Caesars Entertainment made a subtle transition in May that will be a very important element in its future strategies. The not-so-subtle opening of the Horseshoe Casino in Cleveland was preceded earlier in the week by the sale of Harrah’s St. Louis to Penn National Gaming.
The $350 million Horseshoe Casino Cleveland, Ohio’s first casino, opened on May 14 on the first four floors of the city’s historic 81-year-old Higbee Building. Casino and city officials expect it to attract 5 million visitors a year.
The Ohio Casino Control Commission gave Rock Ohio Caesars its license to operate. It has 2,100 slot machines, 63 gaming tables and 30 poker tables. The casino is a joint venture between a group led by Dan Gilbert, the owner of the NBA’s Cleveland Cavaliers and founder of Quicken Loans, and Caesars Entertainment, Inc.
According to Rock Gaming principals Nathan Forbes and Jeffrey Cohen, quoted by the Cleveland Plain Dealer, “We were passionate about preserving and enhancing the original Neoclassical and Art Deco style of this building inside and out. From Higbee’s entrances to its interior structural and decorative details, we challenged ourselves to maintain the timeless features of the building while completely reinventing its use.”
According to Cohen, converting the historic building into a casino brought the building closer to its original design, including the restoration of details on columns and uncovering of windows closed for many years. Forbes added, “With the addition of a few exterior enhancements, Higbee’s facelift has transformed her tired look into an entertainment destination.”
In Missouri, Penn National Gaming announced it will purchase Harrah’s St. Louis Casino in Maryland Heights from Caesars Entertainment for $610 million. The sale is expected to close by the end of the year, after which Harrah’s will become part of Penn’s “Hollywood” brand, which is used at its 11 other properties. Penn already owns a property in Kansas City, so acquiring the approval of the Missouri Gaming Commission may move faster than if it were new to the state.
Opened in 1997, Harrah’s ranks second in the St. Louis region by revenue; players spent $268.4 million there last year, down 1.2 percent from 2010, according to the Missouri Gaming Commission. In 2011, Missouri gaming revenues grew 1 percent to $1.81 billion and St. Louis market revenues increased 4.5 percent to $910.7 million.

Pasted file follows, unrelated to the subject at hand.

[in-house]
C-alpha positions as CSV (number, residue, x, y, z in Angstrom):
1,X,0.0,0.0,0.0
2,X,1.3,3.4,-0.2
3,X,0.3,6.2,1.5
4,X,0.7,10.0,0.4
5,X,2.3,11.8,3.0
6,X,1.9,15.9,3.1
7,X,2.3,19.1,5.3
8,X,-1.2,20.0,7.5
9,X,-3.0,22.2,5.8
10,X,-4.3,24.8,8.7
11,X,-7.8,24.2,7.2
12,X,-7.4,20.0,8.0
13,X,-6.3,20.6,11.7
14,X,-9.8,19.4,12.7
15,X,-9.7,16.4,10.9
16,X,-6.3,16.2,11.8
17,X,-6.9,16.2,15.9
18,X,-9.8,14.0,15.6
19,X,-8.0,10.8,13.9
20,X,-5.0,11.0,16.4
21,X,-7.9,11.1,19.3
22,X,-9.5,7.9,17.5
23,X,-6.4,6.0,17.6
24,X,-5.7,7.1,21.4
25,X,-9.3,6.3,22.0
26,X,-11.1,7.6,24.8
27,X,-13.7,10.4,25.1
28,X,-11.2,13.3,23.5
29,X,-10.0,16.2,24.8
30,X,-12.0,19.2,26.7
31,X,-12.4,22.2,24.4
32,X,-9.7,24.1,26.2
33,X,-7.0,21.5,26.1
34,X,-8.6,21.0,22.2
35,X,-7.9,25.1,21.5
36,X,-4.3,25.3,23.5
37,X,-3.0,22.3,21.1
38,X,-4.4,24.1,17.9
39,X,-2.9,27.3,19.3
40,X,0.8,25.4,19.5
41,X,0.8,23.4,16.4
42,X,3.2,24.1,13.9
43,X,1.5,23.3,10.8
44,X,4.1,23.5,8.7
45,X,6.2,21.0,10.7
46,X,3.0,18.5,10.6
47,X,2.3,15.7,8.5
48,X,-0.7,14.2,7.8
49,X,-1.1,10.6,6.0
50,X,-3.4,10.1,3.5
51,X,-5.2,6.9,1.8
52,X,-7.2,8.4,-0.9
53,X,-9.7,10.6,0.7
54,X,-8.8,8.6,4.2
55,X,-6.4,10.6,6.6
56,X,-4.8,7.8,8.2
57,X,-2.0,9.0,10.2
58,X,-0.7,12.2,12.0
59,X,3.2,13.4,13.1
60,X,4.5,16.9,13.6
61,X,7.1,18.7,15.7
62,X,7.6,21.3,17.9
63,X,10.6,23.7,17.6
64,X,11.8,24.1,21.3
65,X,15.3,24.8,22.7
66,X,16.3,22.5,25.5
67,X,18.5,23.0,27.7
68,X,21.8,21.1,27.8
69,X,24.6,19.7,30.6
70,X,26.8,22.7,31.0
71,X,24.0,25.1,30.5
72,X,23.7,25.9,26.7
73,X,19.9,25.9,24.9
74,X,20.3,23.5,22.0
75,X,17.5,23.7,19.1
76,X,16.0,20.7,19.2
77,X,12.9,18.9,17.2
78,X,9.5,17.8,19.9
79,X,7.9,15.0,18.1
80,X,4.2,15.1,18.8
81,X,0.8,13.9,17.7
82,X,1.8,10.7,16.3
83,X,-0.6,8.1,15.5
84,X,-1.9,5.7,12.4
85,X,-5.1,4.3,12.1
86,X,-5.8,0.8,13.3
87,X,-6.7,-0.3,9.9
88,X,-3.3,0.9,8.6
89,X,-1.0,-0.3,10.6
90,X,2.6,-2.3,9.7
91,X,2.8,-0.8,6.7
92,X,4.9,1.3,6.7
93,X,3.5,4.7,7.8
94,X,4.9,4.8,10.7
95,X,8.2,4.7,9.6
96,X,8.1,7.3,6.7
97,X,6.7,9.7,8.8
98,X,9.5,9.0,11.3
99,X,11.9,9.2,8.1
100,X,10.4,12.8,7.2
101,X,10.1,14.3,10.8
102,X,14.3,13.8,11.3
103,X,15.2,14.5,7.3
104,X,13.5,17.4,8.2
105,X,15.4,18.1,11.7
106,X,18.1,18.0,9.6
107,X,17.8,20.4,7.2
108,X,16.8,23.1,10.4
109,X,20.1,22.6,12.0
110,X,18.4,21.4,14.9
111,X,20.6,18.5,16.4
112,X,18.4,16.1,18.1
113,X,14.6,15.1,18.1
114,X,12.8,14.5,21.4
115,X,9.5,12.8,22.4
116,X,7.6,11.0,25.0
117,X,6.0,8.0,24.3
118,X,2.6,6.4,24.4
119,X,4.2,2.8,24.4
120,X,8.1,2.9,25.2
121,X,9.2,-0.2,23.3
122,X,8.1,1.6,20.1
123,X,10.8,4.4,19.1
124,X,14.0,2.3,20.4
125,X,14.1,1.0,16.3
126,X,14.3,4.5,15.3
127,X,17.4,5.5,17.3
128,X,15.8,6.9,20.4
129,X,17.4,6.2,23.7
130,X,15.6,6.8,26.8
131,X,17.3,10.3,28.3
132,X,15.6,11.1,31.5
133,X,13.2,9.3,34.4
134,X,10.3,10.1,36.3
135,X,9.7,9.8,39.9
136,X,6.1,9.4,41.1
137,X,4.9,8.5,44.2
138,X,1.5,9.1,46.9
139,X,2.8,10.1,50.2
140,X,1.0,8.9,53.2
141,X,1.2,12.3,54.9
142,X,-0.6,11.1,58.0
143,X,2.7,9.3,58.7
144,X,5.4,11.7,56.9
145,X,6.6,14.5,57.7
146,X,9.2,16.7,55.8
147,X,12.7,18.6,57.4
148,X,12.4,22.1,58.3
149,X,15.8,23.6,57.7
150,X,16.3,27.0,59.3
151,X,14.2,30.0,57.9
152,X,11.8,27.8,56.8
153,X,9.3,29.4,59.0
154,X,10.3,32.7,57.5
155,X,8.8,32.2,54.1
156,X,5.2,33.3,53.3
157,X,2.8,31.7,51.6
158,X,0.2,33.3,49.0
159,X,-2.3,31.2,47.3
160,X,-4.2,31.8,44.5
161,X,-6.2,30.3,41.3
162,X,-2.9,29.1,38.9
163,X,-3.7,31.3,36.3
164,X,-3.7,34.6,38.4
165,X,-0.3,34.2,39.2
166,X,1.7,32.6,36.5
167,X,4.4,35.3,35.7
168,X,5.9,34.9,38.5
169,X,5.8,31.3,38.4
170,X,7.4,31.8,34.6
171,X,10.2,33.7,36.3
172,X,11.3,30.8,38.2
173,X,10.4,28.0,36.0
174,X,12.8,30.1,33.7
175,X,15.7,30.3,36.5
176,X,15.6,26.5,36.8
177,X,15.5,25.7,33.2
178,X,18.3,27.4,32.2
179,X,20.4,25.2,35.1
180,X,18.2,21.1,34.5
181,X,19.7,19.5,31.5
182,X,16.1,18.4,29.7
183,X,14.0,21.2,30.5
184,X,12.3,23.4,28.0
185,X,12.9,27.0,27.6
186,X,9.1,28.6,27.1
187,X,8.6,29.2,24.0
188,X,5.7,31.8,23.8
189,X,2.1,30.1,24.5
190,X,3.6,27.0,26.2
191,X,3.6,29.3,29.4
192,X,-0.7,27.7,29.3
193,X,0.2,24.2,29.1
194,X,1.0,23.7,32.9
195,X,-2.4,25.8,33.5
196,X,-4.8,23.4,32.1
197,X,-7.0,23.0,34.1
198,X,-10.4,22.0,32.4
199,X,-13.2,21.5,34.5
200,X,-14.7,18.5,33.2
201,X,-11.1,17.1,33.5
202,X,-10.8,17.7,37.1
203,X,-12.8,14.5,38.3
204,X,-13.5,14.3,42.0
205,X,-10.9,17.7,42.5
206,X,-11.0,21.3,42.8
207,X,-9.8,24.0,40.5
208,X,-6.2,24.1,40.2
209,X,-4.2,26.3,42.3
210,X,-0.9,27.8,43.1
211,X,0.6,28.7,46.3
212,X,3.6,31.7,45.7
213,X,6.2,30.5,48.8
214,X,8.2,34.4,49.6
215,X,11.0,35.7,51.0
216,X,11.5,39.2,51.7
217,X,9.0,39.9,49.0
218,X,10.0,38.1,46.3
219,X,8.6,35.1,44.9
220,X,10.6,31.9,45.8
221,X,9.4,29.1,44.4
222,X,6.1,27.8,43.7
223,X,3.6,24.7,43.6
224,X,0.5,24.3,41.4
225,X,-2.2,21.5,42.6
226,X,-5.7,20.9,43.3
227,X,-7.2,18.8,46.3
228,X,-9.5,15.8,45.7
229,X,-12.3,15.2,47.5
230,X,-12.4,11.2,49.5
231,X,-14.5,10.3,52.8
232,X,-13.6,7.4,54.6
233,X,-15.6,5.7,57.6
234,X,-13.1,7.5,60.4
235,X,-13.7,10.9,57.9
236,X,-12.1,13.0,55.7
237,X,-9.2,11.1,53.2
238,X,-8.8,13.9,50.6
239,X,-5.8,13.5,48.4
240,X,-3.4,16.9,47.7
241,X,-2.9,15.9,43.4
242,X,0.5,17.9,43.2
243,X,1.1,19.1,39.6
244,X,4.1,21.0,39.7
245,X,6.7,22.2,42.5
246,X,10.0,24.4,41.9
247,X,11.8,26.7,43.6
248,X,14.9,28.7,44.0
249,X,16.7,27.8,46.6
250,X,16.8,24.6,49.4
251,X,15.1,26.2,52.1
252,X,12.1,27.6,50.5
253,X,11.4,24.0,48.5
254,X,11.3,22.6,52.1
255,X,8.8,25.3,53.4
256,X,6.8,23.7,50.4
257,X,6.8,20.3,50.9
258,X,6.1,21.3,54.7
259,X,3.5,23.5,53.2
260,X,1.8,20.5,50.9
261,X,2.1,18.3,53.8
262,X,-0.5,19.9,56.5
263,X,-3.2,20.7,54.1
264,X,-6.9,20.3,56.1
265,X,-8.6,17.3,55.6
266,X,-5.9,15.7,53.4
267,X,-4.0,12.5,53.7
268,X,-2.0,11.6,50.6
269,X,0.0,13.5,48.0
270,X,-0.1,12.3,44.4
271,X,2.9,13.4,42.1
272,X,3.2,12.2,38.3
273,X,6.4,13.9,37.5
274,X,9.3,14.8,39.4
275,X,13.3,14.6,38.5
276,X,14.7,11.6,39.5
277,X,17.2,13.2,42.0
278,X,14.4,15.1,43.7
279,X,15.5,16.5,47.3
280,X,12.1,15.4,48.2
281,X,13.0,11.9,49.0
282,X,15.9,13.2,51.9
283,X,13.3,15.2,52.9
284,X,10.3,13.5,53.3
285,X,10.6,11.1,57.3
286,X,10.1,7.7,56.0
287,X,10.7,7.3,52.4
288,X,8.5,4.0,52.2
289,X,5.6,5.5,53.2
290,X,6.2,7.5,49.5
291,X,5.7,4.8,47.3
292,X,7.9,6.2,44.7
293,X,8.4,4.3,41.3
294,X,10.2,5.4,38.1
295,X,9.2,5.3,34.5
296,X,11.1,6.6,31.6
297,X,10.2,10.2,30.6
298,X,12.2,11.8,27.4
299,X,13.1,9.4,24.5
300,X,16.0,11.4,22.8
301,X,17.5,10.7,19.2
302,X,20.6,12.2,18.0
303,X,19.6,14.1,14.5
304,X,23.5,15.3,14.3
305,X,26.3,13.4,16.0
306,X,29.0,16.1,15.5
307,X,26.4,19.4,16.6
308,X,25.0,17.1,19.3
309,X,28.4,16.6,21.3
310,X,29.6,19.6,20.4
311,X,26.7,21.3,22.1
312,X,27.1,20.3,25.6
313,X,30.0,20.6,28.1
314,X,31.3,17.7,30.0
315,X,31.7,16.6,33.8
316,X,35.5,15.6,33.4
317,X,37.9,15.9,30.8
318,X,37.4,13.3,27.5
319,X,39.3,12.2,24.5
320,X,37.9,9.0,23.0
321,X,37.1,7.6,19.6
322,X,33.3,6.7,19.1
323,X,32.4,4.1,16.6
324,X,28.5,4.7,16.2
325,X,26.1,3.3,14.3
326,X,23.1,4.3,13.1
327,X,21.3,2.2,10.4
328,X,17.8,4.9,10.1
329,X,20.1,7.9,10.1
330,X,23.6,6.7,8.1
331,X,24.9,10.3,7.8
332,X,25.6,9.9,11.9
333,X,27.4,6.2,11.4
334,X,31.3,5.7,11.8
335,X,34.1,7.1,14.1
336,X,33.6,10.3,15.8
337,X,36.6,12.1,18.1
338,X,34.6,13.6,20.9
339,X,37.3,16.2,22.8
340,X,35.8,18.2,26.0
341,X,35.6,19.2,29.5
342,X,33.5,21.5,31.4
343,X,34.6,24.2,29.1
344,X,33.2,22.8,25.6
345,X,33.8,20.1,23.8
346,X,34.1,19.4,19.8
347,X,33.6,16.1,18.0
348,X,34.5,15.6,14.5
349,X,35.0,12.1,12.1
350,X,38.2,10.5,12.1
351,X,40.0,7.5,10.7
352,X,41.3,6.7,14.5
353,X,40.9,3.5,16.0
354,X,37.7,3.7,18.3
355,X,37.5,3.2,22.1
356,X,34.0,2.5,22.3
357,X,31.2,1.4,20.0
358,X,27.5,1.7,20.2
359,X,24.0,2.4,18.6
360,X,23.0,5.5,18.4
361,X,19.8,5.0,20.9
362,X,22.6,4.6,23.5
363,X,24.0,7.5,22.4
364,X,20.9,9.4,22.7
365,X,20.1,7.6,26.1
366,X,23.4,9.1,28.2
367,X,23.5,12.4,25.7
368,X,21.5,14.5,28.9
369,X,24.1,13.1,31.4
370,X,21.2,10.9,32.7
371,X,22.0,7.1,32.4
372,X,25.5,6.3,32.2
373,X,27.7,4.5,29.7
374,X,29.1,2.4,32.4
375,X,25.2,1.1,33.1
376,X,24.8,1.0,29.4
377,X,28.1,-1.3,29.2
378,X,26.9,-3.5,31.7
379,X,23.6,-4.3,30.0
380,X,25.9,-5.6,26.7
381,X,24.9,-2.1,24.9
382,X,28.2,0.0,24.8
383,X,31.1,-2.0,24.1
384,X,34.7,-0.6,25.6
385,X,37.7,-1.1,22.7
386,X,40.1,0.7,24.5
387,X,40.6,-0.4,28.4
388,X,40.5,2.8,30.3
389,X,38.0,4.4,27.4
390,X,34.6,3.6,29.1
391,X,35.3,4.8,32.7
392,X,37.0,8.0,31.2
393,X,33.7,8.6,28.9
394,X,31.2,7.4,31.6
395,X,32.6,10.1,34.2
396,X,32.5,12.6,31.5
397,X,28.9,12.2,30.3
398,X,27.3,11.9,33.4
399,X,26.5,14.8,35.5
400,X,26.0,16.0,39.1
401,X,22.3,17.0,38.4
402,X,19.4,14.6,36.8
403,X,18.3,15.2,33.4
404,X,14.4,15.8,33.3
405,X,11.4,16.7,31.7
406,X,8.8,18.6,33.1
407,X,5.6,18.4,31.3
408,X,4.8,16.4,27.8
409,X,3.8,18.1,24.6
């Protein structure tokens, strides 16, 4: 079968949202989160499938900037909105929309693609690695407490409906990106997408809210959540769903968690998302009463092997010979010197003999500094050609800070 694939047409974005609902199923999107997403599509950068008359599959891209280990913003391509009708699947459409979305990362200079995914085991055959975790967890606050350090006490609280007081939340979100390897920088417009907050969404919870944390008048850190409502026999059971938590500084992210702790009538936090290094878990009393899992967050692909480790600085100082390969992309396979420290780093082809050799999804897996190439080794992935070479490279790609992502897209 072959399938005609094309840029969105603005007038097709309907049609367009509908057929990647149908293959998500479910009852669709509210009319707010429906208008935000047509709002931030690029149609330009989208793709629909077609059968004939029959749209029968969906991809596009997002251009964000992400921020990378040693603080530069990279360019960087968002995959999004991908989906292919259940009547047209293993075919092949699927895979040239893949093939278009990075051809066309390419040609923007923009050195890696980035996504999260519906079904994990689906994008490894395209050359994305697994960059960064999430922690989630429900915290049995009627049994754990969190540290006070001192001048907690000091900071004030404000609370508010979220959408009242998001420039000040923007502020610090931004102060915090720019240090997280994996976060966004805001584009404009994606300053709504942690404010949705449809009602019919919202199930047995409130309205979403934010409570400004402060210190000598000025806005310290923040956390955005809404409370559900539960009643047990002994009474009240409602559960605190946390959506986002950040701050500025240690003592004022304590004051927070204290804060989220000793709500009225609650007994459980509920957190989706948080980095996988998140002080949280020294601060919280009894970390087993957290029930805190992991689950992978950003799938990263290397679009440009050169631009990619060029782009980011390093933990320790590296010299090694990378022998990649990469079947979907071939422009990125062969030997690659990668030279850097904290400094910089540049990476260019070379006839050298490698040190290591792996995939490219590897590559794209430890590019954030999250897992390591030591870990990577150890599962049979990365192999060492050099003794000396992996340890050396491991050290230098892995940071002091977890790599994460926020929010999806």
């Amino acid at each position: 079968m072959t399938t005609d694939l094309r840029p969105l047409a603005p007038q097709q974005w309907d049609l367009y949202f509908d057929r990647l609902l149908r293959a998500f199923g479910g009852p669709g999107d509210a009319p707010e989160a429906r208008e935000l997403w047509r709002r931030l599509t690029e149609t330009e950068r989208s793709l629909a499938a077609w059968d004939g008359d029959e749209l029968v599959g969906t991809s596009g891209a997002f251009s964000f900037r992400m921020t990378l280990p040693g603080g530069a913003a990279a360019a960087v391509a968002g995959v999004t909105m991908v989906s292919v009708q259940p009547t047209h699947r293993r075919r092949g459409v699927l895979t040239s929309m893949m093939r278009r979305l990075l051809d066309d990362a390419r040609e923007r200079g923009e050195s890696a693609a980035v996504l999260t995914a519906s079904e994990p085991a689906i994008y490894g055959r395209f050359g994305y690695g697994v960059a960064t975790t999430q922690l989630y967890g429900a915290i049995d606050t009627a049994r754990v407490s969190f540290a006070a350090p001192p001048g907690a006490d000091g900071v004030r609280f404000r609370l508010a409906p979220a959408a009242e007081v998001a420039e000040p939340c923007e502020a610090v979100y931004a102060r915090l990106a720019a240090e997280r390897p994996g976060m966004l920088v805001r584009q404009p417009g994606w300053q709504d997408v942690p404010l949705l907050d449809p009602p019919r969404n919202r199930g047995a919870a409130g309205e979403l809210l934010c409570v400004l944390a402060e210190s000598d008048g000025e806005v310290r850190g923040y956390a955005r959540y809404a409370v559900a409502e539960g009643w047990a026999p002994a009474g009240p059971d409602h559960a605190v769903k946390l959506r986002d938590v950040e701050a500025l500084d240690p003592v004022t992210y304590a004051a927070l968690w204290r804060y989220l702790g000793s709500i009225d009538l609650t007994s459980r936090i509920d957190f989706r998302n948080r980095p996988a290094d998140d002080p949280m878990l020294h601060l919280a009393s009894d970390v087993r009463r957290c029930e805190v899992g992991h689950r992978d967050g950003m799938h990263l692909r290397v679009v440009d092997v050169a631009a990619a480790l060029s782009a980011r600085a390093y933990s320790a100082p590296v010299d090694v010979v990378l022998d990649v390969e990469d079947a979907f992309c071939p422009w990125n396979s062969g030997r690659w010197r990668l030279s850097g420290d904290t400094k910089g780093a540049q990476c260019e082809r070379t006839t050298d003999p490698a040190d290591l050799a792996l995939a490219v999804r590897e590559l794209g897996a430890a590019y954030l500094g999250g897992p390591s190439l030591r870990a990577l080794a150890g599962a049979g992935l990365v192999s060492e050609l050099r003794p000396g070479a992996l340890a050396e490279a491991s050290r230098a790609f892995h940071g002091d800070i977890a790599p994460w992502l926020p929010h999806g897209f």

The property employs 1,900 people, and features 109,000 square feet of gaming space with 2,600 slots and 85 table games, a 500-room hotel, nine dining and entertainment venues and a 4,600-car parking garage. It’s located directly off I-70 and adjacent to the Missouri River, 22 miles northwest of downtown St. Louis.
Harrah’s Chairman and CEO Gary Loveman said, “The sale of this property exemplifies our strategy to maximize returns from our mix of assets through investments in new markets as well as occasional divestitures. We are committed to expanding our distribution network into growth markets that have the potential for high returns.”
In an interview with the Las Vegas Review Journal, Loveman said that he’s trading an established market for new and potentially more lucrative markets, like Ohio, where Caesars will open two Horseshoe casinos this year.
“That market (St. Louis) is very heavily developed. There is tremendous capacity,” Loveman said. “So rather than be in a very heavily supplied and mature business like that, we can take that $610 million and redeploy to these high-growth emerging markets. I think that’s a pretty good trade, and that’s what justified the deal.”